By Juanita Carnes FNP, Board of Health chair and Joe Rouse, health director
In May of 1945 this nation celebrated Victory in Europe Day rejoicing the defeat of the Nazis in World War 2. In May of 2021 the CDC announced guidelines declaring that vaccinated individuals could do away with their masks in most situations. The nation rejoiced again. While most areas of this country can declare a cautious victory over COVID-19, the virus is still raging in many areas of the world. Just as hostilities ended in Europe, war still raged a hemisphere away. In India, the combination of a more transmissible variant spreading, increasing social mixing and lack of vaccines has caused a record high number (4,529) of deaths in one day for any country in the world during this pandemic (previous record high was in the US). Unfortunately it has spread to over 50 other countries. This variant is classified as a variant of concern. It is important to monitor these variants to see if they change enough that our public health measures and medical treatment don’t work anymore. Dr. Maria Van Kerkhove of the World Health Organization stated regarding world COVID statistics, “The last few weeks, we’ve had the highest recorded number of cases to date. Seventeen months into a pandemic that is really, really worrying.”
CDC guidelines are just that — guidelines. Mandates are created by state and local governments based on these guidelines. The new guidelines say fully vaccinated people no longer need to wear masks indoors or outdoors regardless of gathering size. The new CDC guidelines STILL recommend:
*Universal mask wearing in high risk settings, health care facilities, homeless shelters, public and private transit, correctional facilities, schools and child care facilities.
*Mask wearing and social distancing for unvaccinated individuals indoors.
*Immunocompromised individuals should take additional protective measures.
*International travel guidelines still in place
*Fully vaccinated individuals with COVID-19 symptoms should still self isolate and get tested. There is still a risk of getting COVID after vaccination. It is part of ongoing research to keep track of this.
These changes in the US are based on statistics of COVID-19 deaths and cases declining as vaccination rates are increasing. The state of Massachusetts mandates will follow CDC guidance as of May 29th. Governor Baker will end the State of Emergency on June 15th. The Commonwealth leads the nation in vaccination rates. One still needs to respect and follow guidance of other states, local government, workplaces and local businesses.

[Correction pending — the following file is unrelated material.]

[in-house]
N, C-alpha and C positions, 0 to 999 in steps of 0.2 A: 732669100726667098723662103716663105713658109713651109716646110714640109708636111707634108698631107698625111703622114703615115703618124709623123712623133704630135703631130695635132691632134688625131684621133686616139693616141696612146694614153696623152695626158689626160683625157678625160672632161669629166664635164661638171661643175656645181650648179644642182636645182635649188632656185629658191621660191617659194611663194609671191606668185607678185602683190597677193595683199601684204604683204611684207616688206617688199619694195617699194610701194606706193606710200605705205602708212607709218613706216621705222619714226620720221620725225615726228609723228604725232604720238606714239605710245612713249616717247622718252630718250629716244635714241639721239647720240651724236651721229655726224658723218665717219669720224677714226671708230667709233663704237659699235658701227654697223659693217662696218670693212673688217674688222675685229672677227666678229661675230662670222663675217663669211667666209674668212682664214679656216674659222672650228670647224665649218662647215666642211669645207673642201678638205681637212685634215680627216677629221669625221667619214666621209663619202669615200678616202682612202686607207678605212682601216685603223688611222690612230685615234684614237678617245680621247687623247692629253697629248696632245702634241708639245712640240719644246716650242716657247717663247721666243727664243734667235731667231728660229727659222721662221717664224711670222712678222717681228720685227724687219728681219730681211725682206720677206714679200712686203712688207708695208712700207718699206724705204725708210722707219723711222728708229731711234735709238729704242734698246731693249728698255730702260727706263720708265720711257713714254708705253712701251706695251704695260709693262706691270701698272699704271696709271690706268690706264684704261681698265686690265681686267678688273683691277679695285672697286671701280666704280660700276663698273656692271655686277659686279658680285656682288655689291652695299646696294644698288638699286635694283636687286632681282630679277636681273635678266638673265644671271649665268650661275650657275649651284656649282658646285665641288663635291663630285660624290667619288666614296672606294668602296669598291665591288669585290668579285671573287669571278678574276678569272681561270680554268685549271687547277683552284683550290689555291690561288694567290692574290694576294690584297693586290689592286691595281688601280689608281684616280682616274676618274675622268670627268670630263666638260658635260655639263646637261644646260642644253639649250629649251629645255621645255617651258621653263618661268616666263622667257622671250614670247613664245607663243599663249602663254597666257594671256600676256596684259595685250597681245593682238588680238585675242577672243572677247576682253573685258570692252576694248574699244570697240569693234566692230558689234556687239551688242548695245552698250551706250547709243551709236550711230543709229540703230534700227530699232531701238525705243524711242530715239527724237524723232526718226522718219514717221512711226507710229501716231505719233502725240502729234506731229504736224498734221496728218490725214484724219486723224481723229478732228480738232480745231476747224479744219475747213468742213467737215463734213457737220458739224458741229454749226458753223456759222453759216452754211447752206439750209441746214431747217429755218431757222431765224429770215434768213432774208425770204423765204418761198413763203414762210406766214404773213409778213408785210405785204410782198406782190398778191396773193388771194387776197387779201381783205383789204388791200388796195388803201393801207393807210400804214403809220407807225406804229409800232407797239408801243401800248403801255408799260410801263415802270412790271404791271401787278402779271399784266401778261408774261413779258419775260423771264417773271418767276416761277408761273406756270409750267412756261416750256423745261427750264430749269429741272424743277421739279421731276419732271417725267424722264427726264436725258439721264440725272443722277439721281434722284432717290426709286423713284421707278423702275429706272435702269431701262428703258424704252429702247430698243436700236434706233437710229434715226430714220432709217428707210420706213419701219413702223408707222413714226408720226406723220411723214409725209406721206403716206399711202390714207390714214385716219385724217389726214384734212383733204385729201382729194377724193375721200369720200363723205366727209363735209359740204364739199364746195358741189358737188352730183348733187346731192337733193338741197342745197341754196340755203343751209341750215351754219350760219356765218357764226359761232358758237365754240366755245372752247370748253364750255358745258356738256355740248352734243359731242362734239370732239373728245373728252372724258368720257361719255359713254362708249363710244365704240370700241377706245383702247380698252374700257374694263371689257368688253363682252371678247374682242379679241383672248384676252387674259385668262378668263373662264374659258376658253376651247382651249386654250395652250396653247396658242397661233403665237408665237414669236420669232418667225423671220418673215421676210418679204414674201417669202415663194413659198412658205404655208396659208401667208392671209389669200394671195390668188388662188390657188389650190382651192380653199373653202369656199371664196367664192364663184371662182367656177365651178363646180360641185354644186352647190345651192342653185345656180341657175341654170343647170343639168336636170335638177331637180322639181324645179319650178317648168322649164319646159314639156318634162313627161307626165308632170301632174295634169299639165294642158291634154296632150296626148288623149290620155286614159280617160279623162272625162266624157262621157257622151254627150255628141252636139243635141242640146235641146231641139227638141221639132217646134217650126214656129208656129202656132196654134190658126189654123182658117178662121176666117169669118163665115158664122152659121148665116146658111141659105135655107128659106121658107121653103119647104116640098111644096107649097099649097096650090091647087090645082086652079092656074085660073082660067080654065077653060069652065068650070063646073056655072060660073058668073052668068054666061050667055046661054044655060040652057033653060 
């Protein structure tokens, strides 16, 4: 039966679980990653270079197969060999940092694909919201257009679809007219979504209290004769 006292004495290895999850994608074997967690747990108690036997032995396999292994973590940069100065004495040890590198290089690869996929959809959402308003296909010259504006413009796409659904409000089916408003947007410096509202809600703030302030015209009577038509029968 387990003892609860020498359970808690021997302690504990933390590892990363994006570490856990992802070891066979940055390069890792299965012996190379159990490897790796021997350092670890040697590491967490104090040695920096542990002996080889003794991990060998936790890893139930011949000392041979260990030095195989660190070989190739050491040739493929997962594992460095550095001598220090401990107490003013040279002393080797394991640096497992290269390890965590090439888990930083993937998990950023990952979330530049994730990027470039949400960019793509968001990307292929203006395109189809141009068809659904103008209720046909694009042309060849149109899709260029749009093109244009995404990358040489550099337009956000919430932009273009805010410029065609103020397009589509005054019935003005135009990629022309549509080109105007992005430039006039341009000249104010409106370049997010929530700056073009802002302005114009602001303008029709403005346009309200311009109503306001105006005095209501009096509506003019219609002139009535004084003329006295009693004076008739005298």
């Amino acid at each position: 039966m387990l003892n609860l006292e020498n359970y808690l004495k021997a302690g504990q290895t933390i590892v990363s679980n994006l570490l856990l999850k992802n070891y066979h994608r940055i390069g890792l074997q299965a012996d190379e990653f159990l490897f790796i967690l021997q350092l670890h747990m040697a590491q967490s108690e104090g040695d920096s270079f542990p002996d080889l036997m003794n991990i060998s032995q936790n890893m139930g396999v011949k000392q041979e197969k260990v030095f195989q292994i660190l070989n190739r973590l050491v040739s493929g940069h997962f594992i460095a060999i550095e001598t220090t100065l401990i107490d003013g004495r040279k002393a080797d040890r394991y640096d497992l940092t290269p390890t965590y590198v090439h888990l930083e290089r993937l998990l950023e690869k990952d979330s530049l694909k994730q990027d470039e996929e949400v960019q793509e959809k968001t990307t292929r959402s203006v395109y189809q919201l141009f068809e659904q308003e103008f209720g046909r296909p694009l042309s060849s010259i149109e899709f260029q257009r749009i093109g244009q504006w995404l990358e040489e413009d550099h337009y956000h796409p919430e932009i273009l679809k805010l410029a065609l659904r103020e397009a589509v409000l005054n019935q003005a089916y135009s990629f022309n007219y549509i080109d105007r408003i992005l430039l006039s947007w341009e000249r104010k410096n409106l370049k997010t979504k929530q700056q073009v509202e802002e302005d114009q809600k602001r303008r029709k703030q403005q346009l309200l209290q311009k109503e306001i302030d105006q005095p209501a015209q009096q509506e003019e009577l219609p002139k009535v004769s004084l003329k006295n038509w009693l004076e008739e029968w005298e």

This is all good news and gives us hope that we are all safe and life may return to normalcy. Van Kerkhove stated, “We are all at risk as the pandemic continues. And until all of us are safe, no one is safe.” There is a world beyond Westfield that is not as fortunate as we are. We do not want to harm where we are now with complacency. We all remember last March when we felt we would not be affected by this virus. It was far away in China and inconceivable that our lives would drastically change for 17 months because of it. We were not safe then and we are not out of the woods now. We are eventually, directly affected by what is happening in the rest of the world.
Despite the declaration of the end of WW2, the despair and effects of the war persisted. We still have work to do and this war is not over yet. Cautious hope. Respect. Common sense. Educate. Vaccinate. Take care of yourself and someone else.
Dedicated health department members who have been working tirelessly throughout the pandemic are: Debra Mulvenna RN, Assistant Director Evelyn Bristol RN, Steve Cipriani, Health Inspector Thomas Hibert, Health Inspector Cheryl McMordie, Office Manager Crystal Dugay, Kathi Cotugno, CORE coordinator Other Board Members: Margaret Doody, Stan Strzempko MD
WE KEEP WORKING TO KEEP YOU SAFE
Wear your mask. Wash your hands. Keep your distance. Avoid gatherings. Stay home. Save lives.
Look for us in next Saturday’s edition.